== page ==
pizzicato, and a lyrical sustaining voice, arco. The combination of the
two made the instrument a very interesting friend. At a moment’s
notice, I could completely reverse the color of the instrument’s
expressive voice. As a bass player, it was as if I could be a drummer
one moment and a singing voice, the next. This duality of the bass is
very possibly the director of my life path as a musician. The pizzicato
drumming became the door to jazz and the singing sustain of the bow
became the door to the symphony orchestra.
Not long after
high school, I was fortunate to receive a scholarship to the Manhattan
School of Music, which led me to Robert Brennand, my teacher, who also
was Ron Carter’s teacher. At the time, Brennand was the principal
bassist of the New York Philharmonic and one of two bass instructors
for the Manhattan School. He was not only the greatest bowing bassist I
have heard in my lifetime, he was also one of the most encouraging
individuals I have ever encountered. Not only was he a master of the
technical knowledge of bass playing, with absolute clarity at conveying
it to the student, but he was also the greatest friend in his ability
to always send you home believing in yourself and ready to tackle the
seemingly insurmountable problems of expressing yourself on the double
bass. There is no doubt that he was truly one of the great gifts of my
entire life in his ability to set me free on the road which I love so
deeply. For this, I am eternally grateful to the Supreme Being for such
an ultimate gift.
FBPO: Your education and
professional training read like that of someone well steeped in
classical music. You’ve conducted Tchaikovsky symphonies, scored
dozens of films and lectured at major universities throughout the
country. In addition, though, you’ve performed with Cannonball
Adderley, Herbie Hancock, Wayne Shorter, Woody Herman and many other
jazz luminaries. How do you think of yourself, musically?
I never let the broad array of flavors in which music chooses to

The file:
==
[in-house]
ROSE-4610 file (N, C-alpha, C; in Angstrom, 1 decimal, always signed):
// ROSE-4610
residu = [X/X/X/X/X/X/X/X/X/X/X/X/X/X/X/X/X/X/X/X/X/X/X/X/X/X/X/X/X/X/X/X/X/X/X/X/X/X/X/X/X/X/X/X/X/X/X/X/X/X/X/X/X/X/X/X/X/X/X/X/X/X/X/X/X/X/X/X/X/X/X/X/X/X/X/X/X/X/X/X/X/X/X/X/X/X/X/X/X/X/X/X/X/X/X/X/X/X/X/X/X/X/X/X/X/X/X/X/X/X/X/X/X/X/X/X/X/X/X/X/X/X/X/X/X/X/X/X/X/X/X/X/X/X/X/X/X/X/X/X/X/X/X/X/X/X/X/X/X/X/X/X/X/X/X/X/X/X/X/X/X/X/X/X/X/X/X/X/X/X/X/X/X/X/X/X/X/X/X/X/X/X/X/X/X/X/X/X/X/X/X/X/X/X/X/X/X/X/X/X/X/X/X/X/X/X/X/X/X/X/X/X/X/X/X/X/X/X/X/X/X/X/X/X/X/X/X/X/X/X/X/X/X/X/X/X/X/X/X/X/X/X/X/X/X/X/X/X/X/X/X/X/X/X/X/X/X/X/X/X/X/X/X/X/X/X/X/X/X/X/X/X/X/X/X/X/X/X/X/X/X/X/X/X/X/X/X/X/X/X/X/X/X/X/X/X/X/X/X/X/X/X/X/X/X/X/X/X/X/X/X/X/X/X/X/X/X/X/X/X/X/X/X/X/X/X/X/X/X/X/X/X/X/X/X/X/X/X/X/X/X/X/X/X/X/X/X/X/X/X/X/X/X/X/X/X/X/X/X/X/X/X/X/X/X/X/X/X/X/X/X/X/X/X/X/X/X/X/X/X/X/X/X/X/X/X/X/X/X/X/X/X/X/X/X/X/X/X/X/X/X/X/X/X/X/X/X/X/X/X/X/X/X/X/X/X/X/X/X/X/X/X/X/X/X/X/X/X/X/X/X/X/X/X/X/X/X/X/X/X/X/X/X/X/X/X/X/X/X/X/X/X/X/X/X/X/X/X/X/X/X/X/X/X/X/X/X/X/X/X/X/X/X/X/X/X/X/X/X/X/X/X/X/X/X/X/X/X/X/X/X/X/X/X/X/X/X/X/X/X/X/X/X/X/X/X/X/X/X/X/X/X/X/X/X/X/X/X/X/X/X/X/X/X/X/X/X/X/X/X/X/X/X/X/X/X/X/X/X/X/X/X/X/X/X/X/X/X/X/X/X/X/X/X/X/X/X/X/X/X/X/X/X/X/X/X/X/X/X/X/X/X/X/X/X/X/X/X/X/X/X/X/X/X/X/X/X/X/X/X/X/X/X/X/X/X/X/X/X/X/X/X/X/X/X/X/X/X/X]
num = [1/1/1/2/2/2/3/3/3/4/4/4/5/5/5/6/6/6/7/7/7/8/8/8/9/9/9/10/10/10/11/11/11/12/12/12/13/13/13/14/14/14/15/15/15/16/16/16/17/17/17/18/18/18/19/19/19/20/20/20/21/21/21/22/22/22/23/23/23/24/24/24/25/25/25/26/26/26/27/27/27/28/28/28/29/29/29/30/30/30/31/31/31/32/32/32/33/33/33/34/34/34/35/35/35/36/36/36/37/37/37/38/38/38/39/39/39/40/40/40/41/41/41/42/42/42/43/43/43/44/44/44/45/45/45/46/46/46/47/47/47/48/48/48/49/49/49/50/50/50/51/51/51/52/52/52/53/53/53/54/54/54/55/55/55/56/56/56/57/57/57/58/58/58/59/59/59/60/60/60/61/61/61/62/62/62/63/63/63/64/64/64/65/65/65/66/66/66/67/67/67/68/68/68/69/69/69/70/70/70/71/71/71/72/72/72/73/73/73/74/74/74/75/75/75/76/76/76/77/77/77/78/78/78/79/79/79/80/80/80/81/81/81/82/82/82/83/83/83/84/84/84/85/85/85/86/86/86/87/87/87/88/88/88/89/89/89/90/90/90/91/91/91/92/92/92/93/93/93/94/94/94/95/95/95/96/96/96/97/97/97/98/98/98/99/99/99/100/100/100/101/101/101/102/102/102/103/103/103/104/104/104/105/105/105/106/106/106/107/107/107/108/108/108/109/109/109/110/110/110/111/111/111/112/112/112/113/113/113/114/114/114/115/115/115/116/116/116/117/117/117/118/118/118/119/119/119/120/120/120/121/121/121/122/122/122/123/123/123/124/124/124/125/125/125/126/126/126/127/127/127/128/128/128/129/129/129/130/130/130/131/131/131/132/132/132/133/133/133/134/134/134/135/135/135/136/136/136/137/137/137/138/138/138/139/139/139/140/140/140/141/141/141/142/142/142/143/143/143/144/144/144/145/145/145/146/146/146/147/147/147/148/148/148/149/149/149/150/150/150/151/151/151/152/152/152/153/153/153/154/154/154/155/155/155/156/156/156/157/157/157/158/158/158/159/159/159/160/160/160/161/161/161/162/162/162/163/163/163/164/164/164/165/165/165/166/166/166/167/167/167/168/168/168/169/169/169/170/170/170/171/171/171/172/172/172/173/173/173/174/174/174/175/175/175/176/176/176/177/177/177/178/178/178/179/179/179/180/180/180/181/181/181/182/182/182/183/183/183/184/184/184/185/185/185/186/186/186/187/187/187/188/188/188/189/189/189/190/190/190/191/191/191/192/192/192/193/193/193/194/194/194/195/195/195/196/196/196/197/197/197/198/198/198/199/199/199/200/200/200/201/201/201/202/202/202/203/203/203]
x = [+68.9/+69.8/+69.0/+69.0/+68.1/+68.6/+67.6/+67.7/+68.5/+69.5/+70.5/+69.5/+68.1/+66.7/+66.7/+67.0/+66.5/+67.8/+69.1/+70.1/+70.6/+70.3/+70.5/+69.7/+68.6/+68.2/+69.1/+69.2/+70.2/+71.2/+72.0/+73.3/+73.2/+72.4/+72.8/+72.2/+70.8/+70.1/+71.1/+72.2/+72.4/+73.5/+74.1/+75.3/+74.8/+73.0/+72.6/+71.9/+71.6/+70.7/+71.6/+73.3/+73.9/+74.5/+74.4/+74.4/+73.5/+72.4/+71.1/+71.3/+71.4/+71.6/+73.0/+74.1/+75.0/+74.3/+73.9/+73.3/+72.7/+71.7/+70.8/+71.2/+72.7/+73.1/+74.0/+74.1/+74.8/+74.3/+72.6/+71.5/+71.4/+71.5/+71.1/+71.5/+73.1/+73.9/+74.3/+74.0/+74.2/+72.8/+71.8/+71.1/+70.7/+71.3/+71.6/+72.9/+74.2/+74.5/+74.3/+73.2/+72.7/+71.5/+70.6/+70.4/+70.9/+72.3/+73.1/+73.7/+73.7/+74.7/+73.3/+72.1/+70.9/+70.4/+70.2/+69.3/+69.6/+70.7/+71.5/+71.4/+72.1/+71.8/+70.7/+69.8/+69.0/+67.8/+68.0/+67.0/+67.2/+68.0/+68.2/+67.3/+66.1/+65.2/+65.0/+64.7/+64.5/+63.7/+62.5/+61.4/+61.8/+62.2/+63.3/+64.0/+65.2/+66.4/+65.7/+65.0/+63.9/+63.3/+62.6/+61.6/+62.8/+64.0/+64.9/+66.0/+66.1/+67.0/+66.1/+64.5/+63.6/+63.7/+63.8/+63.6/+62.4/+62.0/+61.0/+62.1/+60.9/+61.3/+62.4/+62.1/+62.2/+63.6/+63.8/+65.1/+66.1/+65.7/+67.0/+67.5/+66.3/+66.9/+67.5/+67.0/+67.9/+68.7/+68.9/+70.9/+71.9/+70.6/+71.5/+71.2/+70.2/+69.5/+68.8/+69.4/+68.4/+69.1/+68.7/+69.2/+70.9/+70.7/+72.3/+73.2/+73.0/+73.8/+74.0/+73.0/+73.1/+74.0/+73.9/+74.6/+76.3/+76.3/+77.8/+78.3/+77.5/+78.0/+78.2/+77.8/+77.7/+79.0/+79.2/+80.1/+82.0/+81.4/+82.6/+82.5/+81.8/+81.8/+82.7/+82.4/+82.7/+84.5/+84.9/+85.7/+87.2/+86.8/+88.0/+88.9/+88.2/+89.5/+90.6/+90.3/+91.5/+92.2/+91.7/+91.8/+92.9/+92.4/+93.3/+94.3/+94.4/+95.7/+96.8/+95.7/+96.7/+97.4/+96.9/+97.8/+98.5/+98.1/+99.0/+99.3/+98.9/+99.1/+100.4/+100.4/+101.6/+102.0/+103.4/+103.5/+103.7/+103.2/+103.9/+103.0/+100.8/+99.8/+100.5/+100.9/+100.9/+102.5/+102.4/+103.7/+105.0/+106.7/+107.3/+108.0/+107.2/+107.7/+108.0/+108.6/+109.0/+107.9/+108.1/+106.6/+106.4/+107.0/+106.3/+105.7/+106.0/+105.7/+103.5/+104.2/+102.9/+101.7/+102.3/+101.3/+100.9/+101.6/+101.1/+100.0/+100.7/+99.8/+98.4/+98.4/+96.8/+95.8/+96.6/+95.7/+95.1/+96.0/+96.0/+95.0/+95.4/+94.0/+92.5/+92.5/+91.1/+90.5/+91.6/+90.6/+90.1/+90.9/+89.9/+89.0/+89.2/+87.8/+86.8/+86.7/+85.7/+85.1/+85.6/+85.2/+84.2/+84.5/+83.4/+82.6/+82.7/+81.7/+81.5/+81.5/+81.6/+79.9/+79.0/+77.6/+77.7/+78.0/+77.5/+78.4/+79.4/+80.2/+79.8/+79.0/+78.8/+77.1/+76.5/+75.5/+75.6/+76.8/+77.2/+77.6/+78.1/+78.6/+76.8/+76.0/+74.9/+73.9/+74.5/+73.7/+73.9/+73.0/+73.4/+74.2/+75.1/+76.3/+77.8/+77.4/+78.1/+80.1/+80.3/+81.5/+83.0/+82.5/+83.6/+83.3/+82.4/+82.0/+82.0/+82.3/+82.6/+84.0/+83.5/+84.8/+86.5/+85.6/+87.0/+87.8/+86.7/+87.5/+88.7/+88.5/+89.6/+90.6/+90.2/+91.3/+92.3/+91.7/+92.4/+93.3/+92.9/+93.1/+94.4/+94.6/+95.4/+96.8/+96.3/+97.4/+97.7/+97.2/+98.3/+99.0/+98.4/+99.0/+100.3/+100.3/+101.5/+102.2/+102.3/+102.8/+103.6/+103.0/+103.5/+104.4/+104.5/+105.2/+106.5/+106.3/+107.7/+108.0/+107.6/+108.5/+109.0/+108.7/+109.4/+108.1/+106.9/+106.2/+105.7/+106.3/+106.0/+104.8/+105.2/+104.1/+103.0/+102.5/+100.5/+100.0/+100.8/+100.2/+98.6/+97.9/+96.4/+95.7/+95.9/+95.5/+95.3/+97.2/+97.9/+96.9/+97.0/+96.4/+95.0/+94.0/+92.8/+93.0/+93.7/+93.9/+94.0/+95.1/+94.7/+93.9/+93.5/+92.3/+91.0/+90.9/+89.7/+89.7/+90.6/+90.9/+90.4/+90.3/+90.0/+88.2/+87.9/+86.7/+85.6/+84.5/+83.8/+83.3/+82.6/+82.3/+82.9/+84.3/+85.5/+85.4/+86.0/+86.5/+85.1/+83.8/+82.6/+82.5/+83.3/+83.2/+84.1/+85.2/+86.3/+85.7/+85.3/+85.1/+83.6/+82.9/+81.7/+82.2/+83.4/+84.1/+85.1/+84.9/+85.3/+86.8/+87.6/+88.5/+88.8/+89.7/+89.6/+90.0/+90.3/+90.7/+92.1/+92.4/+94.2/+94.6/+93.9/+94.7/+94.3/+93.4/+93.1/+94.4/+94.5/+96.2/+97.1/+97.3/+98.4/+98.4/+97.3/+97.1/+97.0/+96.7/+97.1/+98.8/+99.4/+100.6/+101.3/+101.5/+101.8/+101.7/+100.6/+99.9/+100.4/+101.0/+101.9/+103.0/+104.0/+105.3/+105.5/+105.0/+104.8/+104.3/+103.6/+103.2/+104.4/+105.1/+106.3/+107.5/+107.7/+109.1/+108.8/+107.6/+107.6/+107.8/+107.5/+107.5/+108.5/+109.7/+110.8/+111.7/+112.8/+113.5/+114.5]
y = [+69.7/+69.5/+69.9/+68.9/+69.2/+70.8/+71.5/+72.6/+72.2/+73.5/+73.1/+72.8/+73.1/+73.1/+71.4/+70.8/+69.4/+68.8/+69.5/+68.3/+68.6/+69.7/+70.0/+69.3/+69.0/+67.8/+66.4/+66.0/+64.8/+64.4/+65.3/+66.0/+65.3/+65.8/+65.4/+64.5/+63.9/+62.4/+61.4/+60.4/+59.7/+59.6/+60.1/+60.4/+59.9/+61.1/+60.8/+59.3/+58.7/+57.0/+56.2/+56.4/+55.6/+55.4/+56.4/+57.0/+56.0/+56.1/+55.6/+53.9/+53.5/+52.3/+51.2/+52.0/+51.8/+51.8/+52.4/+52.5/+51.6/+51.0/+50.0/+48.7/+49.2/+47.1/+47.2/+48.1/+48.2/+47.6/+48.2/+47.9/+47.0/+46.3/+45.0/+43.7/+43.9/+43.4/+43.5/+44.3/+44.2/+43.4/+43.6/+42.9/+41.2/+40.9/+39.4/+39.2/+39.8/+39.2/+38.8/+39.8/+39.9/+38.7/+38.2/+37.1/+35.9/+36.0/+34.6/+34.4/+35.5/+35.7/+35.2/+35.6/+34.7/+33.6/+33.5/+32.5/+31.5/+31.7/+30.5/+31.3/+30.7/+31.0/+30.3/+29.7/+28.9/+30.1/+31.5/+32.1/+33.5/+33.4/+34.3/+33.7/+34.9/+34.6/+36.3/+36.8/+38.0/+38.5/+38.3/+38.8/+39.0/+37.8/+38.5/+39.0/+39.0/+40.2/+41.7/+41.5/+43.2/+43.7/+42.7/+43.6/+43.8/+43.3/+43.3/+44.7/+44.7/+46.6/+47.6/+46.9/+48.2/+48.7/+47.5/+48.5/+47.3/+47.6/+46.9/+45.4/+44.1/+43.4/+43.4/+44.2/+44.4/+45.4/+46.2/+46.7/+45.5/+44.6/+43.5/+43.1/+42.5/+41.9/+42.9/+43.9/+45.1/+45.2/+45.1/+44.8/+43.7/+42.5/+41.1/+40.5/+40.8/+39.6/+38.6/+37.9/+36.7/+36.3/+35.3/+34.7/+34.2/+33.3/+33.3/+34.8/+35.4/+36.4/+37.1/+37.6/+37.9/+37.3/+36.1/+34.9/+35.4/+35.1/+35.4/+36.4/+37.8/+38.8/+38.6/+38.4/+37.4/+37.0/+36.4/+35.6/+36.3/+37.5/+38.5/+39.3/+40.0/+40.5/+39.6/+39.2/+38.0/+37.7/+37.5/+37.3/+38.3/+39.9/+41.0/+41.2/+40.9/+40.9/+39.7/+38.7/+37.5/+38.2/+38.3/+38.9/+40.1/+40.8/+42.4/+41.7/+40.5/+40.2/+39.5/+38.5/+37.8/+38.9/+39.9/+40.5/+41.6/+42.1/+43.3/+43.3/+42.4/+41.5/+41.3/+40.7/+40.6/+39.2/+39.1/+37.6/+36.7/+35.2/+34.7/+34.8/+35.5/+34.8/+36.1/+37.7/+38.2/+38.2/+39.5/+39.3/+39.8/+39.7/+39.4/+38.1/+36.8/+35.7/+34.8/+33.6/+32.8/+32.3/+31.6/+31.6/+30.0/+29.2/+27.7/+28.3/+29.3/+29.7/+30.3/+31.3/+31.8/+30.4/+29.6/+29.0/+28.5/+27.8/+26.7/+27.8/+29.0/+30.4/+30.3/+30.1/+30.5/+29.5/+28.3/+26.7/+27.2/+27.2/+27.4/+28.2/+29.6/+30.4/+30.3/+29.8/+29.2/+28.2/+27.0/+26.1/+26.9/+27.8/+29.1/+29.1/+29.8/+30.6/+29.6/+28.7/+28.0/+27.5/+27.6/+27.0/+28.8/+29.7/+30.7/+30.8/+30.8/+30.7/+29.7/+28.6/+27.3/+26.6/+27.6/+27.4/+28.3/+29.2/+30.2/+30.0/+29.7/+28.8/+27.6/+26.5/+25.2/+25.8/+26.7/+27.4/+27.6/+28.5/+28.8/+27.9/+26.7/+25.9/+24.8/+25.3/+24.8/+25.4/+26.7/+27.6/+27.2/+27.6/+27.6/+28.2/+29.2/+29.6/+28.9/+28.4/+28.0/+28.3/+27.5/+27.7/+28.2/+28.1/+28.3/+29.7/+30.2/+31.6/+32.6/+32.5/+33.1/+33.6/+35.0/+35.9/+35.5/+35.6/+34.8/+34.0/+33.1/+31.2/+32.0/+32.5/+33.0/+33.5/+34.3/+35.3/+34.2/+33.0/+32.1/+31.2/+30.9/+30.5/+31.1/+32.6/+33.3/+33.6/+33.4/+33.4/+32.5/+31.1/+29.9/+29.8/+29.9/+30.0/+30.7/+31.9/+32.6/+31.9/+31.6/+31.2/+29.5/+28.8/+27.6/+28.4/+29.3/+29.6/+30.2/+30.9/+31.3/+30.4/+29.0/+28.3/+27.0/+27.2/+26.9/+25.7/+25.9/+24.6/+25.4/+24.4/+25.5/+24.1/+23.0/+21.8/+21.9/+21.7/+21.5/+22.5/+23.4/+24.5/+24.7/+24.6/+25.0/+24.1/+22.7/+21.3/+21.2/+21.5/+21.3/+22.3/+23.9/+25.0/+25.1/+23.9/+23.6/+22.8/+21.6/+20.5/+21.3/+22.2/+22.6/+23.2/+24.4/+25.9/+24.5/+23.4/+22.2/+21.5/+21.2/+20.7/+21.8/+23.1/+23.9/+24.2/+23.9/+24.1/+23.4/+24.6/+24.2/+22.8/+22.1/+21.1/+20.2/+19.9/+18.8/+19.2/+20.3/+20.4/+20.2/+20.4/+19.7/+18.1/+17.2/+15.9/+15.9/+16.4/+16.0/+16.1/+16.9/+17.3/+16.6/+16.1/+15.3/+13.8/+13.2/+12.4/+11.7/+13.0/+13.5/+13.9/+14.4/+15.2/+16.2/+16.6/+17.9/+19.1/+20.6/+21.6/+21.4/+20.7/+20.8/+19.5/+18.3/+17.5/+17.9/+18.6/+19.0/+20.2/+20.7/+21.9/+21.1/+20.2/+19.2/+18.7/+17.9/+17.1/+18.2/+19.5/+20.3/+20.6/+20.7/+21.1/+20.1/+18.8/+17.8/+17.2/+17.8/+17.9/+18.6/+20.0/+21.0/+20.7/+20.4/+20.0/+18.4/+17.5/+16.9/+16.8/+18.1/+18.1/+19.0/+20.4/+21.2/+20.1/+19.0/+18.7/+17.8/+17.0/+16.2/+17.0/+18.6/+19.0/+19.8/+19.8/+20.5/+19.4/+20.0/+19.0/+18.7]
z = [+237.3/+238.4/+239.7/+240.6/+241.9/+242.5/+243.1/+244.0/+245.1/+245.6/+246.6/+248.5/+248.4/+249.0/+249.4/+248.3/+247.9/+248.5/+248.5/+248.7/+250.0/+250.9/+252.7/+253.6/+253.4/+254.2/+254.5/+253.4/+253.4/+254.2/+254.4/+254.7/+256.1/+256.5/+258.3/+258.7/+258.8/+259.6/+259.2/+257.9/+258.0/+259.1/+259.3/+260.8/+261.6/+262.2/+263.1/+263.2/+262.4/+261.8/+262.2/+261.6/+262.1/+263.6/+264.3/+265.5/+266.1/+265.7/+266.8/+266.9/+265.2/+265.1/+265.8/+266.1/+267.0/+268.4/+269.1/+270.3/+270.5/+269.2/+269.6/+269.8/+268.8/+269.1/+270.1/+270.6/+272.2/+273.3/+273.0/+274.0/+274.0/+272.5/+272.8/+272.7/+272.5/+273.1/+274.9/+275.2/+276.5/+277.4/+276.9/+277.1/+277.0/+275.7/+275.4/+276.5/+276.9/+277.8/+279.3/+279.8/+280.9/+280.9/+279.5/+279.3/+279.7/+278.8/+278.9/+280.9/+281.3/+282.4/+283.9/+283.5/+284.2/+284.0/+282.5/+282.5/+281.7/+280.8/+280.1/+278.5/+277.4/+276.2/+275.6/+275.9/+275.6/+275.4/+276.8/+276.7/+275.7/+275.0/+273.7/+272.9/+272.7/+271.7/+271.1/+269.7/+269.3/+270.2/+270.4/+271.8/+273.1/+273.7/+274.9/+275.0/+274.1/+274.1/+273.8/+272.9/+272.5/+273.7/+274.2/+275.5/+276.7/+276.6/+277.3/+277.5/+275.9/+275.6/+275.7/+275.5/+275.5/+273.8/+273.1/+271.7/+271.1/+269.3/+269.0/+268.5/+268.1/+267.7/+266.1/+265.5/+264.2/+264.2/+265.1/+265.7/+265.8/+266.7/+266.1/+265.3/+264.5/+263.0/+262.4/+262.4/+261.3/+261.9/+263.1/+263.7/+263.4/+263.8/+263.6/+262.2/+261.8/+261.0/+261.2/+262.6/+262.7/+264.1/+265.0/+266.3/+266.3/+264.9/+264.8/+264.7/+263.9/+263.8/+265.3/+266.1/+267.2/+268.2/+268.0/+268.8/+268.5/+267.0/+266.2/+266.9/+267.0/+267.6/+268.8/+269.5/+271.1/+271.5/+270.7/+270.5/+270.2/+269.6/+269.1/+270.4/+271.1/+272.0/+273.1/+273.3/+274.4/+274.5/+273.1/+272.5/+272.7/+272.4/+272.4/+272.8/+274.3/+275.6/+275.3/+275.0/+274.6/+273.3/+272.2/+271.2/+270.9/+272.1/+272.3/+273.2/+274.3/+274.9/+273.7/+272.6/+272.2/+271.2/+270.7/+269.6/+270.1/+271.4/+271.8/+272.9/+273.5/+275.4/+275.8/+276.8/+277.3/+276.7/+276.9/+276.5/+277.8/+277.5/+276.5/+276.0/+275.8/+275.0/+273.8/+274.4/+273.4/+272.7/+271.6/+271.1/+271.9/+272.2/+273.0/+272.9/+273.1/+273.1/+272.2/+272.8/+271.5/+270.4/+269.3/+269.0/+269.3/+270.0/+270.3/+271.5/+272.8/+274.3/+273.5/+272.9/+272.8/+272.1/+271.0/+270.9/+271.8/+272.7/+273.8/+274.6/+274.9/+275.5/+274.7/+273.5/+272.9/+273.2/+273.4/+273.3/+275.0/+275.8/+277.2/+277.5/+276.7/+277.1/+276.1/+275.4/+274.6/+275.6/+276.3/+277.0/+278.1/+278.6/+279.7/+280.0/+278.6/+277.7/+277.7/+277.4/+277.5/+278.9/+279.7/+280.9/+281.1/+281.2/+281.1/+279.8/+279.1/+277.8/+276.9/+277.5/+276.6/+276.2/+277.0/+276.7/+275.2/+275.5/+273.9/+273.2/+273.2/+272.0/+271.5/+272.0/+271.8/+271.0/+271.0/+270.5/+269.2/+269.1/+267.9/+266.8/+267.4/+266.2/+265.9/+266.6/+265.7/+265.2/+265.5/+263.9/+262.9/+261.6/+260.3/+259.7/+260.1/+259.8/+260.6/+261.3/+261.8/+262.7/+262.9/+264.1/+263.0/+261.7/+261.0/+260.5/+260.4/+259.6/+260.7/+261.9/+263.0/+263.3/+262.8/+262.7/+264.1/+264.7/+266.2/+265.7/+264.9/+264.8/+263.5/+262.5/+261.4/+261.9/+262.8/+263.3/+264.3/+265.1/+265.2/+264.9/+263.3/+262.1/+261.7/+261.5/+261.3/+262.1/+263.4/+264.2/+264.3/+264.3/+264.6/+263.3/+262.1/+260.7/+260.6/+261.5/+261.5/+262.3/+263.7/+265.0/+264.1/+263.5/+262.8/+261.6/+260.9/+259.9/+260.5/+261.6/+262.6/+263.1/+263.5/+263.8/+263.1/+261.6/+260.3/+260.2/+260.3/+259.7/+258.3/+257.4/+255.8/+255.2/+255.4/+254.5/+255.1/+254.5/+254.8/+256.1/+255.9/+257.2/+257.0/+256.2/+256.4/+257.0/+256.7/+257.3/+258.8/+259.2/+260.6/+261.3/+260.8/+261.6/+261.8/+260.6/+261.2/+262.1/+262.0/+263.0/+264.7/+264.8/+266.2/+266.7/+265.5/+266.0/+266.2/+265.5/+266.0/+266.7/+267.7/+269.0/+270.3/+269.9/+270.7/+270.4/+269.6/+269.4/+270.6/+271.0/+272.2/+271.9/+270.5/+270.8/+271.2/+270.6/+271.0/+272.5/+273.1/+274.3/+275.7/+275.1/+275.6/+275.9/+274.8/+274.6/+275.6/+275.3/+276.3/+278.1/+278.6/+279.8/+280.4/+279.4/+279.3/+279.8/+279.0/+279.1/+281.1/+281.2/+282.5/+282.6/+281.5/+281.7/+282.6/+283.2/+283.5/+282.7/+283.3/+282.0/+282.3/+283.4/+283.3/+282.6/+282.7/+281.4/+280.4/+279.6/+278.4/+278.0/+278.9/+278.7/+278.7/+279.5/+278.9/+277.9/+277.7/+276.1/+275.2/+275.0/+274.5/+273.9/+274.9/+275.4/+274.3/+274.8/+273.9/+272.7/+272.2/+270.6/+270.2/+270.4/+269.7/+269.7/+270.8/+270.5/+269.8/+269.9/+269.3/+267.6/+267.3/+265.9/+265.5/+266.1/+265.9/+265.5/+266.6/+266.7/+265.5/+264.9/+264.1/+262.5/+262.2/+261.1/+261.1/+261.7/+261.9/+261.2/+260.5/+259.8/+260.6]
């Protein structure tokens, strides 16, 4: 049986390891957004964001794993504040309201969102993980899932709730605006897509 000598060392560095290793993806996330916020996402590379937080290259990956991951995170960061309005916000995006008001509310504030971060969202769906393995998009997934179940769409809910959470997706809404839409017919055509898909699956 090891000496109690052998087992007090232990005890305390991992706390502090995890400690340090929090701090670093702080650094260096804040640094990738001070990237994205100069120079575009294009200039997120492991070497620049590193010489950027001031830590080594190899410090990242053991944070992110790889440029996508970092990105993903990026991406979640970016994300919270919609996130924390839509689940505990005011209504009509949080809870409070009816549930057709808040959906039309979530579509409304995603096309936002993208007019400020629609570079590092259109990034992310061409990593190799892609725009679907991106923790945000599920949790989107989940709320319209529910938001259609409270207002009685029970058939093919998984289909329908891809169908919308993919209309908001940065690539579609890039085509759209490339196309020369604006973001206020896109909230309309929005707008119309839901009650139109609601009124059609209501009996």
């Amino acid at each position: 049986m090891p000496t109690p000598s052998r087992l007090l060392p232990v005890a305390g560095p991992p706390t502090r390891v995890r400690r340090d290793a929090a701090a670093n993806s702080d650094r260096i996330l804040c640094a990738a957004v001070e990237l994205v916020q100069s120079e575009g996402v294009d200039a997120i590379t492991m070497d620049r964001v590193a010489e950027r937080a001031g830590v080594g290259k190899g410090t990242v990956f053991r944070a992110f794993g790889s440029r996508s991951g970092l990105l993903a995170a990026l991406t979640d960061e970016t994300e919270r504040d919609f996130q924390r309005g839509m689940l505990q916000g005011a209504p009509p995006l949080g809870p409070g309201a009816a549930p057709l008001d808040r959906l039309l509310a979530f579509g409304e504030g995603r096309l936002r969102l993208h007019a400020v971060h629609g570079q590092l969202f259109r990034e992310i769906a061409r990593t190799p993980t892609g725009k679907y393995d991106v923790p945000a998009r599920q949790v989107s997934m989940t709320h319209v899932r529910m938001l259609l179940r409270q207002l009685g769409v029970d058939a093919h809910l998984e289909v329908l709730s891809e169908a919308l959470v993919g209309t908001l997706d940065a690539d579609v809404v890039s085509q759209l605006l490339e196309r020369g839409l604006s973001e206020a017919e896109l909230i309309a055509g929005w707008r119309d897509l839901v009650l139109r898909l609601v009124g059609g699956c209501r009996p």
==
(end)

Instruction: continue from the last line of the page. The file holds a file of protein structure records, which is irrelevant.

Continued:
express itself scare me away from jumping in and giving it a try. I
love any kind of music, as long as it comes from the heart and is done
out of love. Every genre has its own beauty, so to put aside any style
just because one’s experience does not include that particular musical
vocabulary is a limitation. Conducting Tchaikovsky with the Moscow
Philharmonic, improvising with Herbie Hancock and sitting for months
writing “The Pride of Baltimore,” are all unified by music itself.
you are fortunate enough to find your point of self-expression, music
allows you into the room. Where you choose to sit is not important.
What’s important is that you express, and that you express with love. I
am just very grateful that music has allowed me to sit in more than one
chair. I love playing solo, unaccompanied acoustic bass. I love playing
electric bass in a rhythm and blues band, especially if it has horns. I
loved accompanying Roberta Flack during the years we worked together
and all that I learned from hearing her voice regularly while playing
with musicians like Eric Gale, who I sat beside and had the good
fortune to hear on a nightly basis. I love playing in a jazz band,
whether it’s bebop, late sixties “Miles” style or freely improvised and
spontaneously composed. I love playing in a jazz band whether I am the
featured soloist or when I am laying down a groove under a burning
tenor or trumpet solo.
I also loved playing acoustic bass
in the National Symphony Orchestra in Washington, which allowed me a
serious amount of time inside the great musical minds of classical
music. I love conducting the Moscow Philharmonic Orchestra when the
burn is on in a Tchaikovsky symphony. I love conducting the Moscow
Philharmonic when the burn is on with one of my compositions, like "The
Pride of Baltimore." I love the feeling of unity of mind you receive
when you have been composing for weeks or months on the same piece. I
love writing for a small ensemble like flute and piano. I love writing